Government to outlaw sale of laughing gas in clampdown on legal highs

Nitrous oxide to be made illegal as part of new legislation

The sale of nitrous oxide, aka laughing gas, is to be banned by the government as the clampdown on legal highs continues.

Home Office ministers are expected to announce a bill that will act as a blanket ban on all legal highs including nitrous oxide, the second most popular recreational drug in Britain according to the Advisory Council on the Misuse of Drugs.

The Guardian reports that more than 400,000 16- to 24-year-olds reporting taking nitrous oxide, referred to as “hippy crack” by the tabloid media, in the past 12 months. The drug has proven popular at music festivals to the extent that Glastonbury recently had to release a statement saying its use is “not welcome” in the stone circle area at this year’s festival.

Two tonnes of empty nitrous oxide canisters were picked up, by hand, at Glastonbury 2014 and organisers are keen to restore the stone circle to its original purpose.

The legislation will reportedly make it illegal to produce, distribute, sell or supply “new psychoactive substances”. Possession of legal highs, however, will not be a criminal offence under the new laws. The blanket ban on legal highs will not affect the legitimate uses of nitrous oxide includig its use as an anaesthetic and as a propellant in whipped cream aerosols.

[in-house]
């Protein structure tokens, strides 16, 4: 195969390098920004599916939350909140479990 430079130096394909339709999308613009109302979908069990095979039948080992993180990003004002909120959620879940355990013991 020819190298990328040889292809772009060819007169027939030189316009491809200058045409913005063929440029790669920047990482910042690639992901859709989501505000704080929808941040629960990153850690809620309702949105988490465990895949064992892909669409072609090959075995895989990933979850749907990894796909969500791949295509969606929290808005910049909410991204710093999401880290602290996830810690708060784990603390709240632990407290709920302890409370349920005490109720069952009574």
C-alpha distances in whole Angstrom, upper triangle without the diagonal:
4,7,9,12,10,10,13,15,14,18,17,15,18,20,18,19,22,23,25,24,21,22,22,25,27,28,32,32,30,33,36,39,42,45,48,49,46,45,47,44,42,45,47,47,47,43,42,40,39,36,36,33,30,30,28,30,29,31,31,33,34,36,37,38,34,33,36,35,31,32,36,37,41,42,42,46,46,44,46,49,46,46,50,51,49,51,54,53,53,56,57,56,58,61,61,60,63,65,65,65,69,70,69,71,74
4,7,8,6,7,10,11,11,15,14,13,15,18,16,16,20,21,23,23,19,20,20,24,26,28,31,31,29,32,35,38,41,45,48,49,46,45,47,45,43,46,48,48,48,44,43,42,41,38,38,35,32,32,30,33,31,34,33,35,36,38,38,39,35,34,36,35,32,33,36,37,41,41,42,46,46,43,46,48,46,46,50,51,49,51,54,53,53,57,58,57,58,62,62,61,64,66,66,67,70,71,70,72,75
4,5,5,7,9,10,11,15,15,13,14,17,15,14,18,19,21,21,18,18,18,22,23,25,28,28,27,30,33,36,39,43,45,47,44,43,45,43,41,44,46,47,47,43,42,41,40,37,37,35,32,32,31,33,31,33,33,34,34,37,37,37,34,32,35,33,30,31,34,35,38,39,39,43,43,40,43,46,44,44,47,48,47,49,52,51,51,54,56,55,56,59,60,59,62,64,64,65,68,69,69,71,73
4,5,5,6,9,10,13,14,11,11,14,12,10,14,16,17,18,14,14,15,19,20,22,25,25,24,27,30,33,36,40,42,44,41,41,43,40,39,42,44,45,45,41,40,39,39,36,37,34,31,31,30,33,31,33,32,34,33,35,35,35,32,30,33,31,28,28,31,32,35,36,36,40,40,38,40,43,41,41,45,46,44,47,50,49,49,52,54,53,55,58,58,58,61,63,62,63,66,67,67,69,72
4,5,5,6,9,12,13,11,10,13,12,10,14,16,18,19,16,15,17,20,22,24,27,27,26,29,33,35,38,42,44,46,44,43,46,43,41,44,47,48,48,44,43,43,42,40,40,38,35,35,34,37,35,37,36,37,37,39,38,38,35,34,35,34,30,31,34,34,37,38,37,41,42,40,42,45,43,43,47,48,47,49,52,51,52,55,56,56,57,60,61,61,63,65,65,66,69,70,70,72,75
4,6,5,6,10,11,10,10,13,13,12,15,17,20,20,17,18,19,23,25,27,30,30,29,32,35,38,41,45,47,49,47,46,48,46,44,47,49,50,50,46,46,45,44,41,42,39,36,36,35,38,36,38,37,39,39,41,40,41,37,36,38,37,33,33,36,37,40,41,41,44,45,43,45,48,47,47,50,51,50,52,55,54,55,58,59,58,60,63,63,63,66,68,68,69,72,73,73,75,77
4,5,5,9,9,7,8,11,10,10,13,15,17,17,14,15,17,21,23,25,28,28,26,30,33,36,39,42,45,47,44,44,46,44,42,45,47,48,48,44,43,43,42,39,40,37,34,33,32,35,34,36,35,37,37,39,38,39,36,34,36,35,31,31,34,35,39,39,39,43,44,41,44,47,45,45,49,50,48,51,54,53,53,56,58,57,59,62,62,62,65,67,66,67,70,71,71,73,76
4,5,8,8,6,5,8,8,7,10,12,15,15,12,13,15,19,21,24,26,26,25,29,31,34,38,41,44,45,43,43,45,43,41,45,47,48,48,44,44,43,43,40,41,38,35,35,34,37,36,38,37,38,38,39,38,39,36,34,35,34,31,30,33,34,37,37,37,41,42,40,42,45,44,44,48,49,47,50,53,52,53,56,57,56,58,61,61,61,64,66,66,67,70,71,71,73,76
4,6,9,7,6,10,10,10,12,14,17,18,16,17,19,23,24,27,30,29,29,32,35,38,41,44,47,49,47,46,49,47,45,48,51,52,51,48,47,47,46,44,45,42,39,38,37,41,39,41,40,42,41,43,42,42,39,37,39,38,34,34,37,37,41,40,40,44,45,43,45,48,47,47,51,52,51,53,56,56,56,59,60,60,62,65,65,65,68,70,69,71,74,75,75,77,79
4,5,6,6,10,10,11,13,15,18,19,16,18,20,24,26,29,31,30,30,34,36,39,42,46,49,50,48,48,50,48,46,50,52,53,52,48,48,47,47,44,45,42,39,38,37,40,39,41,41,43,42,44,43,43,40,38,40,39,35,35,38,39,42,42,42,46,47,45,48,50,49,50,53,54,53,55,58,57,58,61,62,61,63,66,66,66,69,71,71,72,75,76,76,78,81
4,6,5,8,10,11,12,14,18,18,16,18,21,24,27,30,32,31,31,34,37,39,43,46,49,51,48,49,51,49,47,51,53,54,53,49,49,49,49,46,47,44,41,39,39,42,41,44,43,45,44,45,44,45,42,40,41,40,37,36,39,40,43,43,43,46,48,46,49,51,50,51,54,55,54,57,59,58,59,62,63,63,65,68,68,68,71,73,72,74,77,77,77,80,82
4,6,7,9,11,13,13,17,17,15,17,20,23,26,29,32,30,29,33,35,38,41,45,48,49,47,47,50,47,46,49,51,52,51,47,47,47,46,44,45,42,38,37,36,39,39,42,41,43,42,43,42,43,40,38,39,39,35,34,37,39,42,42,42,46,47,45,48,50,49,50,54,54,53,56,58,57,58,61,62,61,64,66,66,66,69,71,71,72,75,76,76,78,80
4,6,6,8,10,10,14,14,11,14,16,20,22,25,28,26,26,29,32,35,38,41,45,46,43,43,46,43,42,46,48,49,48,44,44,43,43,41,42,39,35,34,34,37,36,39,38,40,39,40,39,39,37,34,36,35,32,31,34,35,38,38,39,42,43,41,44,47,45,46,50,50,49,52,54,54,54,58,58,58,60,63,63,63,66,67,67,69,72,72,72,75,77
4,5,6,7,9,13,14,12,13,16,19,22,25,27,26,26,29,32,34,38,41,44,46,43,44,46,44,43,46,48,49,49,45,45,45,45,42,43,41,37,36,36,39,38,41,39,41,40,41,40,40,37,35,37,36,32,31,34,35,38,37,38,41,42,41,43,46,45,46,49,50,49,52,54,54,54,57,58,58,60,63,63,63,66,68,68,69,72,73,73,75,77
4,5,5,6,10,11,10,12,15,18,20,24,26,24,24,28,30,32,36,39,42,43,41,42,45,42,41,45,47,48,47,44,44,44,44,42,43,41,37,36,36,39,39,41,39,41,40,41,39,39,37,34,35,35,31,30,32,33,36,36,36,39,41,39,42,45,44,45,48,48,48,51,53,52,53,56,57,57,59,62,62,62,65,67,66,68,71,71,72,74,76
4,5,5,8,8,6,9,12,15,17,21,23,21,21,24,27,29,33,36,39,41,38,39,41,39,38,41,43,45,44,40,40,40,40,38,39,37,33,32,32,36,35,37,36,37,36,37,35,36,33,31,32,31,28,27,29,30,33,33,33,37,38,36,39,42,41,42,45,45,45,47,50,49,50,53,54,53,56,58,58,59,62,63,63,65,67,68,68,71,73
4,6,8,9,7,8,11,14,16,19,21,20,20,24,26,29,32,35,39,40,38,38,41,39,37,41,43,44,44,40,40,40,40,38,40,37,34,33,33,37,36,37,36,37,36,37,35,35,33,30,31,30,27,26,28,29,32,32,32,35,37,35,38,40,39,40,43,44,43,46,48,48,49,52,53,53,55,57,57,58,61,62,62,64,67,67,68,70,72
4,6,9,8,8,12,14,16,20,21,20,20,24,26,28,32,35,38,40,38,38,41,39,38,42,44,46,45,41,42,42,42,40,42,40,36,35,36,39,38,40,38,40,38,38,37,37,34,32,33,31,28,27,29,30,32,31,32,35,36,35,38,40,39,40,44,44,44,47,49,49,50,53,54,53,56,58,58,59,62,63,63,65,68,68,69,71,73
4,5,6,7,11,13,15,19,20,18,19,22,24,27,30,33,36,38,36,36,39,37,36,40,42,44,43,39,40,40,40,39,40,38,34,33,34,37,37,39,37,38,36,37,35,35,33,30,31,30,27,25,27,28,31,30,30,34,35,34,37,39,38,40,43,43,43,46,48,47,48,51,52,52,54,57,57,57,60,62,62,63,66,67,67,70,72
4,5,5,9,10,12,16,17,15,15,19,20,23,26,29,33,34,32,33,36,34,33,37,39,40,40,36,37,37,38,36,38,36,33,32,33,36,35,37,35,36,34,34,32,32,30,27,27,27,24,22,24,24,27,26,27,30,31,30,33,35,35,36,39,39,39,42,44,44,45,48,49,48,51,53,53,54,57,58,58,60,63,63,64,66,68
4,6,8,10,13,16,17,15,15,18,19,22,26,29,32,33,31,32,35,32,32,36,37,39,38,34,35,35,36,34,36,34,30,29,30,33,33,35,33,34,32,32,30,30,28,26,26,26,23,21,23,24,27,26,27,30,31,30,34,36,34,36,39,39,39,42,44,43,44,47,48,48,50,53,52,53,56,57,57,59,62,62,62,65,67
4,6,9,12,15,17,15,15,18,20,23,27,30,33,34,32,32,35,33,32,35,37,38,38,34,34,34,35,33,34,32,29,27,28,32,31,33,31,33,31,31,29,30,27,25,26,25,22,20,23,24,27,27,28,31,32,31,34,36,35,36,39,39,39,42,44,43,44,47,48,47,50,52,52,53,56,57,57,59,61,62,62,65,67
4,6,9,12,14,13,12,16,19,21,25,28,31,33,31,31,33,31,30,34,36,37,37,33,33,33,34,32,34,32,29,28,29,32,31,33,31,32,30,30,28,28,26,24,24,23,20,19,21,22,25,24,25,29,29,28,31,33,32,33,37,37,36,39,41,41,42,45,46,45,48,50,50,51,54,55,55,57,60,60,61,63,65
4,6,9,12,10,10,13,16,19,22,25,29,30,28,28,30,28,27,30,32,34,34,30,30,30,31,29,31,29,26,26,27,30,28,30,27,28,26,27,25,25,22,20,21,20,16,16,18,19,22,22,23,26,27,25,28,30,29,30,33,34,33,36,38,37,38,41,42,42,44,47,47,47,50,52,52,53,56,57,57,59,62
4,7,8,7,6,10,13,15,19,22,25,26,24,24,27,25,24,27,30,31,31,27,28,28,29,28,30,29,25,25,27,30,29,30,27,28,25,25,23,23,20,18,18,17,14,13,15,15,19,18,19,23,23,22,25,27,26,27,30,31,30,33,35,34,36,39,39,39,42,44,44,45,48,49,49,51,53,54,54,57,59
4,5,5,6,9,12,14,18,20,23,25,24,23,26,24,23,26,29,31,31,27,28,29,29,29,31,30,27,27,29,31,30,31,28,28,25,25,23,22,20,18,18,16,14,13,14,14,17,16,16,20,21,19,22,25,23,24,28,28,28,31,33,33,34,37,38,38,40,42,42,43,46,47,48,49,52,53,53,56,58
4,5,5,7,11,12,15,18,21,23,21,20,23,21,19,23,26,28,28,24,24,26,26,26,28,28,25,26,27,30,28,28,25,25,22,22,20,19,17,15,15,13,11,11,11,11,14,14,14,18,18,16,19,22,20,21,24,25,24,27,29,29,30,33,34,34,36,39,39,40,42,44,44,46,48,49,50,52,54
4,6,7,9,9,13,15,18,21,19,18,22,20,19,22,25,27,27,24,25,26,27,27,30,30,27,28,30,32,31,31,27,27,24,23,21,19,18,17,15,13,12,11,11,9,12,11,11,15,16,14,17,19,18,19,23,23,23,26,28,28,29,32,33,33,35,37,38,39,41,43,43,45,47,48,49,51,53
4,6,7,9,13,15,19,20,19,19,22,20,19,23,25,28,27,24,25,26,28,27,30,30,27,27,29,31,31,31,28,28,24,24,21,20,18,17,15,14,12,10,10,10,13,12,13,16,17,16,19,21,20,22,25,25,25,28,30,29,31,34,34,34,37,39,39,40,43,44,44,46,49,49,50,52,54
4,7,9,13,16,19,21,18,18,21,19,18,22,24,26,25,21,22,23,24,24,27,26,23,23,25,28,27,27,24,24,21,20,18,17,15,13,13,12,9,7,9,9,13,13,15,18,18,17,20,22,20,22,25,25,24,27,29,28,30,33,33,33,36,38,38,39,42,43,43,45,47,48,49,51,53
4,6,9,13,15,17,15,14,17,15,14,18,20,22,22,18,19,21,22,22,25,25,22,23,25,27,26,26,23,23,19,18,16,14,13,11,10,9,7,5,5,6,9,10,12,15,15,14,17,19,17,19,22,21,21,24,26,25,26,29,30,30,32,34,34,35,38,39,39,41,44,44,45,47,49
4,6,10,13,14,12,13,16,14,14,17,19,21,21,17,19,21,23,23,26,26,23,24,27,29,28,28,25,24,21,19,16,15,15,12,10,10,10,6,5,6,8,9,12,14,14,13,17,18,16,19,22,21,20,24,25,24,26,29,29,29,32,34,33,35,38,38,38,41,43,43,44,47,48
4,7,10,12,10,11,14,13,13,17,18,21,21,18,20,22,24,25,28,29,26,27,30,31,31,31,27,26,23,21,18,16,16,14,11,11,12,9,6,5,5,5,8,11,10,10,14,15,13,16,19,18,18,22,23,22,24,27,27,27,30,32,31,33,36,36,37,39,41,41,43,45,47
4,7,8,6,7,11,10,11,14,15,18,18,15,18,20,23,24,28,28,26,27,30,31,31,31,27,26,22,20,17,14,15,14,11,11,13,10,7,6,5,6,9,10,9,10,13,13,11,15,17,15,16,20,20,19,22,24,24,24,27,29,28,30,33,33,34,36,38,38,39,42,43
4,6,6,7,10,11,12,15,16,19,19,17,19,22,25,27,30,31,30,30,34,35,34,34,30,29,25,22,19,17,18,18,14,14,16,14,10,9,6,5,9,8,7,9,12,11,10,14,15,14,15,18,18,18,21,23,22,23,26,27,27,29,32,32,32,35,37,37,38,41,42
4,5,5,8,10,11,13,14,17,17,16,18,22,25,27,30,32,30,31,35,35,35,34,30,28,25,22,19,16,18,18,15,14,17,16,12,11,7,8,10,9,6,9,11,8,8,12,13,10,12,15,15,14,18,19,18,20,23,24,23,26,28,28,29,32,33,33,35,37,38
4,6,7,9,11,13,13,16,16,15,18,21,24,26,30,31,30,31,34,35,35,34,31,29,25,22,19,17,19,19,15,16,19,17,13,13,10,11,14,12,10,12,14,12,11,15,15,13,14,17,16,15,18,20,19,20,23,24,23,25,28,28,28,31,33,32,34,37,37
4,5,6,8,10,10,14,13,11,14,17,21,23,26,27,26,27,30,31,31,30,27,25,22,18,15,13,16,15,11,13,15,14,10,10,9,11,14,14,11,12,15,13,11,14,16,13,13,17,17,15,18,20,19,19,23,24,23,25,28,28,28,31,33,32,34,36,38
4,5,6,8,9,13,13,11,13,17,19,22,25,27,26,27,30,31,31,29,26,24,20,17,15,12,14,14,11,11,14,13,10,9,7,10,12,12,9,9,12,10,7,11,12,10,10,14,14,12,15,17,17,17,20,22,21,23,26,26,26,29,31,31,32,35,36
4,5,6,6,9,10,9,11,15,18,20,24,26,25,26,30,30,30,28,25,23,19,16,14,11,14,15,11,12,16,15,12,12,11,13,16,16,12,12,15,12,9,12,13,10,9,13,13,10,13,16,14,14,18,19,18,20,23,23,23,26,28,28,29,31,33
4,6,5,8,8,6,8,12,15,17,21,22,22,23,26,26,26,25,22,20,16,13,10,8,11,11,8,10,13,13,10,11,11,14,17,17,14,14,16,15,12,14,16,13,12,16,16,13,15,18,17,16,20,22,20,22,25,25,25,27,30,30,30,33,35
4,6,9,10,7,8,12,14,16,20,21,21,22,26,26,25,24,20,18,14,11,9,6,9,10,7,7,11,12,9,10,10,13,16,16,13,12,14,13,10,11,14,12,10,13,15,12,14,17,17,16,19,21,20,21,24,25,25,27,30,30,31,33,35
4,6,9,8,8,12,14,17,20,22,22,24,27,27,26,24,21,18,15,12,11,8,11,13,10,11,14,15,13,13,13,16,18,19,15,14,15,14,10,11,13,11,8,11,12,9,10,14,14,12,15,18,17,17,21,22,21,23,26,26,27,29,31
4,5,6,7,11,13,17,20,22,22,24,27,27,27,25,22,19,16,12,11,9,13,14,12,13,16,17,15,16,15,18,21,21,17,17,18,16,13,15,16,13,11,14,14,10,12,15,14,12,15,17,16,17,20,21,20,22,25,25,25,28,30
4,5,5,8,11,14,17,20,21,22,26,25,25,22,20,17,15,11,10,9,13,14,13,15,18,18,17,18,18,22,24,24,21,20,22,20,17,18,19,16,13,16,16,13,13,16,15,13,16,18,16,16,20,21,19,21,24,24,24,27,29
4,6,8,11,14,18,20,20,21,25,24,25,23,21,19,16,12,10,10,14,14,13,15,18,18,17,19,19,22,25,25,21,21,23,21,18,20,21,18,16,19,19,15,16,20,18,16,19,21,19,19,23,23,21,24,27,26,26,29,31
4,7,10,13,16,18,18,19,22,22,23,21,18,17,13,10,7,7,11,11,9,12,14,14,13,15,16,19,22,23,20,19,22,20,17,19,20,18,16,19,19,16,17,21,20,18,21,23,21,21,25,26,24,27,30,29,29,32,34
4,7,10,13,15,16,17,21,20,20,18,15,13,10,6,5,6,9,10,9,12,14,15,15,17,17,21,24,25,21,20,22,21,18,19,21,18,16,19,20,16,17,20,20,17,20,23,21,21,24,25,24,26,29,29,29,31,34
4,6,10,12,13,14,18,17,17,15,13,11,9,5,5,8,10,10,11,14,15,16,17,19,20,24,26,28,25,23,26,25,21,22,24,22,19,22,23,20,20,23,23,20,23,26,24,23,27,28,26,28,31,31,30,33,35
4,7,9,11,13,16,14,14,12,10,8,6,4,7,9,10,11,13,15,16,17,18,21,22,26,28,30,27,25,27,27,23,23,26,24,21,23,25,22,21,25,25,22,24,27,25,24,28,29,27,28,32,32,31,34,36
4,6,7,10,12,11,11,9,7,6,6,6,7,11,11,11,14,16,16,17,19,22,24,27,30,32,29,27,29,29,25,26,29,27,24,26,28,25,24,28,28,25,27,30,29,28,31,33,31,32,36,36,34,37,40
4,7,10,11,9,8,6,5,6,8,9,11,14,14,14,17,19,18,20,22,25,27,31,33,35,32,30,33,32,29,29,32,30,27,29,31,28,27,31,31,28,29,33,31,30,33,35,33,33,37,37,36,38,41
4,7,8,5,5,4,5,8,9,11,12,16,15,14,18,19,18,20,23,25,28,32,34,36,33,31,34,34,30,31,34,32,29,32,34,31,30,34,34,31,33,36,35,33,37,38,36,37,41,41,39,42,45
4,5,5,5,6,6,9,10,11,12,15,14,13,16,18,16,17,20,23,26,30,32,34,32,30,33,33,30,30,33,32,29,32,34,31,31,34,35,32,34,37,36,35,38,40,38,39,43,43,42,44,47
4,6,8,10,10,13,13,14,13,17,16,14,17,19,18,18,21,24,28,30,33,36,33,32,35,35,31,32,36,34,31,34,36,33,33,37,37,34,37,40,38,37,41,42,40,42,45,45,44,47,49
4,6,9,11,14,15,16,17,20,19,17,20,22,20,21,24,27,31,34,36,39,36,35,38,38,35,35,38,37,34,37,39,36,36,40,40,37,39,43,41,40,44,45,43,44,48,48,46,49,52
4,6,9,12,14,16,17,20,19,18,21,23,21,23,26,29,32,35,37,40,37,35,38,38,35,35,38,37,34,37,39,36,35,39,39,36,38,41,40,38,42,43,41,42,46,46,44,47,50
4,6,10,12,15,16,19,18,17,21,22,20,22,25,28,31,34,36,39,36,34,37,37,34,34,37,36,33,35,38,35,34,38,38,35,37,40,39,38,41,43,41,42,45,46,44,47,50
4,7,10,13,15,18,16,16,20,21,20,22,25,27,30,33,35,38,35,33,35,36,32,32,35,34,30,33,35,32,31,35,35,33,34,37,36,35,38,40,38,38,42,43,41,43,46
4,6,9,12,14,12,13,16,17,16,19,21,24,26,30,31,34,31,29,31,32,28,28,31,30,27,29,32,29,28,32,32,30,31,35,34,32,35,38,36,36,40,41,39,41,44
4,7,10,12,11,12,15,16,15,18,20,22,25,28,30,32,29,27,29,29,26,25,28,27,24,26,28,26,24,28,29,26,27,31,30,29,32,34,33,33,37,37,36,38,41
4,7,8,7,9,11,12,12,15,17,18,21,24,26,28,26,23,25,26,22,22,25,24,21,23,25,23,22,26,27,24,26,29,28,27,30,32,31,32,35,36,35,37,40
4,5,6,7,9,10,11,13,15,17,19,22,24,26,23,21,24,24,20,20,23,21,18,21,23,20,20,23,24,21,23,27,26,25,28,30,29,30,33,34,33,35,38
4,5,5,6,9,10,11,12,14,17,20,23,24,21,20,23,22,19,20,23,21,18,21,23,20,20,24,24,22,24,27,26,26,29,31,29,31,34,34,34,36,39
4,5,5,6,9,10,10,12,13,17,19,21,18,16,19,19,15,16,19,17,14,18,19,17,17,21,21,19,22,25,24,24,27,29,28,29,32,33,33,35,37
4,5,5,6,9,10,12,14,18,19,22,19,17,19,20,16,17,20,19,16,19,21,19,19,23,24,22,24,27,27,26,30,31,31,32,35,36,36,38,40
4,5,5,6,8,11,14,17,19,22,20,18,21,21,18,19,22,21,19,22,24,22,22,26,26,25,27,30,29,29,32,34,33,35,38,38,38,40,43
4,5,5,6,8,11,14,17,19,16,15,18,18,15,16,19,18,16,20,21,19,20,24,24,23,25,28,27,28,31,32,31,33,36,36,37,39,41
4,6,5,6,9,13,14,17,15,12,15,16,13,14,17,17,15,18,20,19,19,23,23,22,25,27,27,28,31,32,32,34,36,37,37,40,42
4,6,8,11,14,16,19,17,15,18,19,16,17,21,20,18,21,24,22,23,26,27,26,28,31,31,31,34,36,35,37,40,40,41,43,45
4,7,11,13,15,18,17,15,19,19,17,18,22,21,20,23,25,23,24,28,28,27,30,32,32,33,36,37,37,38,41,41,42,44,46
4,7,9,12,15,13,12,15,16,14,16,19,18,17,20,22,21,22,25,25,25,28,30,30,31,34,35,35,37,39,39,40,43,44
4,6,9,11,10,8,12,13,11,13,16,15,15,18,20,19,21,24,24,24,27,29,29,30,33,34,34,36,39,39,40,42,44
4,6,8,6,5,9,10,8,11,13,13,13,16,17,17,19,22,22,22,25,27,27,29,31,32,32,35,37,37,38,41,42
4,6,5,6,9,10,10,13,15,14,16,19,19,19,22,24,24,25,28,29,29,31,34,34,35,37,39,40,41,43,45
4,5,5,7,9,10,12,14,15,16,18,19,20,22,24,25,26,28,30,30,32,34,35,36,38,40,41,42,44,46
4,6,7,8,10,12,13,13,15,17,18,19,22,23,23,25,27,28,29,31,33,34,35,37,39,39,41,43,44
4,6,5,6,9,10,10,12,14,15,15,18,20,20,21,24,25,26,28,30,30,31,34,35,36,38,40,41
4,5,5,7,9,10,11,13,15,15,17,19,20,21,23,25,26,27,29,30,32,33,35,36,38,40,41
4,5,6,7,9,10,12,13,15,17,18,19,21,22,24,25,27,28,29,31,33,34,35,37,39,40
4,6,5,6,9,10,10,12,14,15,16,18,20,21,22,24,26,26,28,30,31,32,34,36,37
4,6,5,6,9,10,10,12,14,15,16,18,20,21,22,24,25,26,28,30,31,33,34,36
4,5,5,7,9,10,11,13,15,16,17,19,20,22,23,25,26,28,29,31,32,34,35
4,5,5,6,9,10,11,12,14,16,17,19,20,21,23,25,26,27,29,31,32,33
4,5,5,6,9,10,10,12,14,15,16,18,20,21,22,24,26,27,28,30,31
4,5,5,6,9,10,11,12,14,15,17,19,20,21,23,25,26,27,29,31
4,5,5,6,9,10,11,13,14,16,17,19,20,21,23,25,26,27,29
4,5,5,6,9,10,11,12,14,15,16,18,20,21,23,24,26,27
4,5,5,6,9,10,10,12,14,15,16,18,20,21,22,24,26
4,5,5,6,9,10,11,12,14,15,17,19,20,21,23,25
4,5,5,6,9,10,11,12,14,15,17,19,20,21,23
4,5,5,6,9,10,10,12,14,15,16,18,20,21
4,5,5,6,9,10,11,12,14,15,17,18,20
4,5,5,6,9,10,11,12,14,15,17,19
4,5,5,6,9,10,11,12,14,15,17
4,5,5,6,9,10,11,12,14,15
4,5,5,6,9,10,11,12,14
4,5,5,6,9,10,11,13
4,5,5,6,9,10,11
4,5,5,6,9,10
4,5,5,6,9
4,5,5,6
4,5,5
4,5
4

Speaking about the new legislation, Home Office policing minister, Mike Penning, said: “Young people who take these substances are taking exceptional risks with their health, and those who profit from their sale have a complete disregard for the potential consequences. That’s why we are targeting the suppliers.

“The landmark bill will fundamentally change the way we tackle new psychoactive substances – and put an end to the game of cat and mouse in which new drugs appear on the market more quickly than the government can identify and ban them.”

However, in March the government’s official advisors said that deaths linked to nitrous oxide were rare and did not advise a ban on the substance.